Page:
Military Wiki
MQR-13 BMTS launch.jpg
Type Target drone
Place of origin United States
Service history
In service 1966–1968
Used by United States Army
Production history
Manufacturer U.S. Army Missile Command
Specifications (Configuration I, Version I)
Weight 1,650 pounds (750 kg)
Length 25.9 ft (7.89 m)
Diameter 16.5 inches (420 mm)

Engine 1st stage, Allegheny M5; 55,000 lbf (246 kN)
2nd stage, Thiokol TE 307; 4,700 lbf (21.1 kN)
Wingspan 5.1 ft (1.54 m)
Propellant Solid fuel
202 mi (325 km)
Flight ceiling 81 mi (130 km)
Speed 6,000 feet per second (1,800 m/s)

The XMQR-13A Ballistic Missile Target System (BMTS) was an unguided target rocket developed by the United States Army during the 1960s, intended for use in the development of missile defense systems. Utilising off-the-shelf parts in four different configurations, the BMTS was utitised in a series of launches in the late 1960s supporting tests of several missile systems.

Design and development

Developed by the U.S. Army Missile Command (USAMICOM), the Ballistic Missile Target System, or BMTS, was intended as a ballistic target rocket, utilising as many parts from existing missiles as possible, to be used in the development and evaluation of defense systems against ballistic missile attack.[1]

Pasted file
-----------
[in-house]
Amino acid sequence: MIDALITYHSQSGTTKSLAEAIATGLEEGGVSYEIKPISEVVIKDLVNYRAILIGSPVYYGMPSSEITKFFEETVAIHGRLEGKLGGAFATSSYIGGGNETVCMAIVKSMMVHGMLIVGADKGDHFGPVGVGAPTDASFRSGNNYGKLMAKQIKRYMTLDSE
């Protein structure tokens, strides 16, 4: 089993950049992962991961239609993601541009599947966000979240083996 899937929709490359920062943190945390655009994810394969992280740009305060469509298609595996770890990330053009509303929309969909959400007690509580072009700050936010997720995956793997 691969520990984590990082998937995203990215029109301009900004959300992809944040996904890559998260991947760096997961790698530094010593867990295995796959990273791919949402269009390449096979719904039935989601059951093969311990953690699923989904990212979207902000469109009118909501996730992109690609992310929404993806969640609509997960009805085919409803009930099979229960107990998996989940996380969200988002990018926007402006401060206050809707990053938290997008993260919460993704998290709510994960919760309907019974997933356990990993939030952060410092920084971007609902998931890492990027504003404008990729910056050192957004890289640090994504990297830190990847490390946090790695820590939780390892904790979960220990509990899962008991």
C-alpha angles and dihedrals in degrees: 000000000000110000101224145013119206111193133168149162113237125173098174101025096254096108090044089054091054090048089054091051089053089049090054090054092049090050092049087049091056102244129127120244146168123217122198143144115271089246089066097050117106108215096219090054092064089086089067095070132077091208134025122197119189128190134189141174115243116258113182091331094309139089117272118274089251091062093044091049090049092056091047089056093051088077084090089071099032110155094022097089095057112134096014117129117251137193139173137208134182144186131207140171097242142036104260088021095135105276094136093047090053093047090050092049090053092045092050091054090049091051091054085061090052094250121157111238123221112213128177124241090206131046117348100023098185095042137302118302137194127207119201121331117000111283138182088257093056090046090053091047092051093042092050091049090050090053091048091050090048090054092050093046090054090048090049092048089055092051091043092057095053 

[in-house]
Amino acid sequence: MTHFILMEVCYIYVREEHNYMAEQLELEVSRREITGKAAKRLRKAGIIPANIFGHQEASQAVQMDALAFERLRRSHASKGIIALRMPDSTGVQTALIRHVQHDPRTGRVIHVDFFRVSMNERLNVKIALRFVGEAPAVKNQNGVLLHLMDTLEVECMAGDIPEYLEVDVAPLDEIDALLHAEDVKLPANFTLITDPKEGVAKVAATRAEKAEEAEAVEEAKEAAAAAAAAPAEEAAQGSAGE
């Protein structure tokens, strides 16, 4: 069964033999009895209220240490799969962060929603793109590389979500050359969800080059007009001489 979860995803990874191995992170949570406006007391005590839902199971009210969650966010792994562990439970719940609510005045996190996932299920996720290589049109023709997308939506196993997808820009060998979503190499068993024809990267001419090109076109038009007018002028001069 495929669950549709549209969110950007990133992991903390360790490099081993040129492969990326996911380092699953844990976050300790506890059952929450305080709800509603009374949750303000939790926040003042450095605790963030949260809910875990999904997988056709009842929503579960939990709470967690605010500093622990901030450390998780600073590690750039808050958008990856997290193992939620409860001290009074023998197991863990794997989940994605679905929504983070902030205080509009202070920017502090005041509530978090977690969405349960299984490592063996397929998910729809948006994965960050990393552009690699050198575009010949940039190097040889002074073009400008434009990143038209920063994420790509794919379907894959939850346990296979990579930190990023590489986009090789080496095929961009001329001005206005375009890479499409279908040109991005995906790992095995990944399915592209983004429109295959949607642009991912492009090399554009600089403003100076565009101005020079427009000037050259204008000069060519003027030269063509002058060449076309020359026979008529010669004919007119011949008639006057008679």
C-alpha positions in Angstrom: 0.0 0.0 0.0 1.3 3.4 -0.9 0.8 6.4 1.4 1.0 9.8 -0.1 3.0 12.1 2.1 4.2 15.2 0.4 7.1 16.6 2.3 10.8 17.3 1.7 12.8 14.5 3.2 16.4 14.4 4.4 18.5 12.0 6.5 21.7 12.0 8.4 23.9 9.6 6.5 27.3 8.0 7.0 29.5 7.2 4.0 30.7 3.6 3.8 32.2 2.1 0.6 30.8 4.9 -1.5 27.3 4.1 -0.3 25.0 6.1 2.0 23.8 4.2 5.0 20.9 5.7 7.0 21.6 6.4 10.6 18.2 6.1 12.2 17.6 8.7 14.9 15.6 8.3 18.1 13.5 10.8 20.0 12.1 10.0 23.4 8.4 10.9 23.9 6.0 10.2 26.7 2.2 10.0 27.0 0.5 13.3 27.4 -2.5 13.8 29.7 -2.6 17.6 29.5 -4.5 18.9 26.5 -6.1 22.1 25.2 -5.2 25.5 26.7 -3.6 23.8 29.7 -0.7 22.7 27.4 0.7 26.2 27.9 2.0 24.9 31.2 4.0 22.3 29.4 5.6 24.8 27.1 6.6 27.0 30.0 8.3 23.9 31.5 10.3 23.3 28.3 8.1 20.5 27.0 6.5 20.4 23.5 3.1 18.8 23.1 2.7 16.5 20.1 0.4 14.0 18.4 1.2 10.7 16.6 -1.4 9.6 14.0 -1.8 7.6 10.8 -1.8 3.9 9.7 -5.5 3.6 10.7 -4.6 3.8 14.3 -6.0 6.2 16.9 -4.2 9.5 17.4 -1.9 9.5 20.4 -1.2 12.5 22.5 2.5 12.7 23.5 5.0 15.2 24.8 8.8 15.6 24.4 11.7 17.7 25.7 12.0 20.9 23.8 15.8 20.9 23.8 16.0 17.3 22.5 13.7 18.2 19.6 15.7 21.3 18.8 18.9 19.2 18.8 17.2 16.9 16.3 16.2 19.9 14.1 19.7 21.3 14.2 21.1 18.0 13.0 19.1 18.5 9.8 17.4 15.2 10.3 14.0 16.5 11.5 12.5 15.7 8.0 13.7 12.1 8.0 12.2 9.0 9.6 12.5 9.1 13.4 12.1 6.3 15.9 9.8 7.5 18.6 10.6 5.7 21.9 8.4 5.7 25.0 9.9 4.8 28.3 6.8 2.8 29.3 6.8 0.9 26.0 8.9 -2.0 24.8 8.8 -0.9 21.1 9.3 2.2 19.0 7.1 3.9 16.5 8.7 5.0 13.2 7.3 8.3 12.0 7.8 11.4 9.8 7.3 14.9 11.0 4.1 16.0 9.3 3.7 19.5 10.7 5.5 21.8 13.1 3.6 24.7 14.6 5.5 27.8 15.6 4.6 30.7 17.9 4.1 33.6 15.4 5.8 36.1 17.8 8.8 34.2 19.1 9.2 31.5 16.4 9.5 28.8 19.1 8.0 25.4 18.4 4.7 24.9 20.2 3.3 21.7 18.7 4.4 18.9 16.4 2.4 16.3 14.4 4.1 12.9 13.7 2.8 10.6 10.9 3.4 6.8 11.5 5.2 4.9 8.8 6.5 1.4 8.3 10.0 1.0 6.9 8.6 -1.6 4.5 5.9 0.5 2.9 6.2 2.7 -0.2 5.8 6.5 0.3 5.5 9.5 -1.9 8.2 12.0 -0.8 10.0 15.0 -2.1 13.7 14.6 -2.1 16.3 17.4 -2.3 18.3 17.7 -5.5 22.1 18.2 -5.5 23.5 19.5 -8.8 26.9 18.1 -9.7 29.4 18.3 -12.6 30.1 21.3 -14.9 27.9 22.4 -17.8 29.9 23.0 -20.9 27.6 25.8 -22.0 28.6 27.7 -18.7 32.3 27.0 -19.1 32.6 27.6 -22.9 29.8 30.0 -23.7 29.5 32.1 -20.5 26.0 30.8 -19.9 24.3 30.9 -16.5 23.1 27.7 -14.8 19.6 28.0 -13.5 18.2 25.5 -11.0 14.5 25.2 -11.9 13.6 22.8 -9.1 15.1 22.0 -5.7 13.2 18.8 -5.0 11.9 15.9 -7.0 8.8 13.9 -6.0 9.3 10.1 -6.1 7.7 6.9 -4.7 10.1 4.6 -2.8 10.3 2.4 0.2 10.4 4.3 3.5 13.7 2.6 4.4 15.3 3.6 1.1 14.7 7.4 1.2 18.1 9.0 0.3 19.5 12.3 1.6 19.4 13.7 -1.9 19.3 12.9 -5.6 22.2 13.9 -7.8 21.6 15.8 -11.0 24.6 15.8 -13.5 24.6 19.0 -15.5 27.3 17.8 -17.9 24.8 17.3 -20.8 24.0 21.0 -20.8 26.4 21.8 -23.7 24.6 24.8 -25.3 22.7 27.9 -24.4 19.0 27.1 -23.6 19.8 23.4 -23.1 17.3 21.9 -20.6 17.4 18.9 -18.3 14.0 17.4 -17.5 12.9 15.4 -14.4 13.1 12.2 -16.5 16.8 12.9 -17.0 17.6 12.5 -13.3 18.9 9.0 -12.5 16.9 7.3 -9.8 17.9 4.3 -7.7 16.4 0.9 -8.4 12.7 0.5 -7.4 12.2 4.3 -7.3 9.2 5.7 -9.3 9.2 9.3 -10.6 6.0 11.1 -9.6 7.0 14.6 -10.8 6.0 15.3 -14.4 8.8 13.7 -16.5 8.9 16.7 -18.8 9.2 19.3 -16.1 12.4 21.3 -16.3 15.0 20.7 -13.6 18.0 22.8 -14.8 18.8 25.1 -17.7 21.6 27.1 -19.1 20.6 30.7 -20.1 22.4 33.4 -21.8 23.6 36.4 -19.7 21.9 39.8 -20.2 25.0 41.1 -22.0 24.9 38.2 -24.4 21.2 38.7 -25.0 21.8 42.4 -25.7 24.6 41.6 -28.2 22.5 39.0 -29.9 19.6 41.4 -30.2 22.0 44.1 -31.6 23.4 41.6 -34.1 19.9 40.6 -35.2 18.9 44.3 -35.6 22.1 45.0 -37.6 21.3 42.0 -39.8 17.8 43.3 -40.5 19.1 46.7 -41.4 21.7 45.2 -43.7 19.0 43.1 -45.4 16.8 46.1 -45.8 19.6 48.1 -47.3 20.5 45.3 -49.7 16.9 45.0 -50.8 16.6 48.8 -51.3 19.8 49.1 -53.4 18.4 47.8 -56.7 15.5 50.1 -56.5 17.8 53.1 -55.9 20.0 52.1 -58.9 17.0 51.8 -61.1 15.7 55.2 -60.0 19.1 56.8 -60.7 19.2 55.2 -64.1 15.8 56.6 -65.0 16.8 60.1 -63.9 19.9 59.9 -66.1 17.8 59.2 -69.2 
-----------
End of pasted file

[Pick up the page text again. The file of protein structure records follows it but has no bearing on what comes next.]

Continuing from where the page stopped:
Given the designation XMQR-13A in 1967, the BMTS could be launched in four different configurations. Configuration 1 used the booster from a Nike Ajax surface-to-air missile, with either an Apache (Version 1), Cajun (version 2), or inert Cajun (version 3) upper stage. Configuration 2 omitted the upper stage. All four variations fitted a radar enhancer in the nose cone to assist in target acquisition by the targeting missile.[1]

Operational history

The XMQR-13A was used in a series of test firings between 1966 and 1968, primarily from the White Sands Missile Range,[1] and using a modified Terrier portable launcher.[2] The test launches supported a variety of antimissile development programs,[3] including that of the HAWK,[4] and was intended for use in the development of SAM-D.[5]

The Nike-Apache and Nike-Cajun rocket configurations were also use extensively as sounding rockets for experimental missions conducted by NASA.[6][7]

See also



  1. 1.0 1.1 1.2 Parsch 2002
  2. AIAA 1969, p.159.
  3. Goebel 2010
  4. DMS 1978, p. 50.
  5. United States Congress House Committee on Armed Services Hearings, 1968, p.9226.
  6. Parsch 2004
  7. Parsch 2002b


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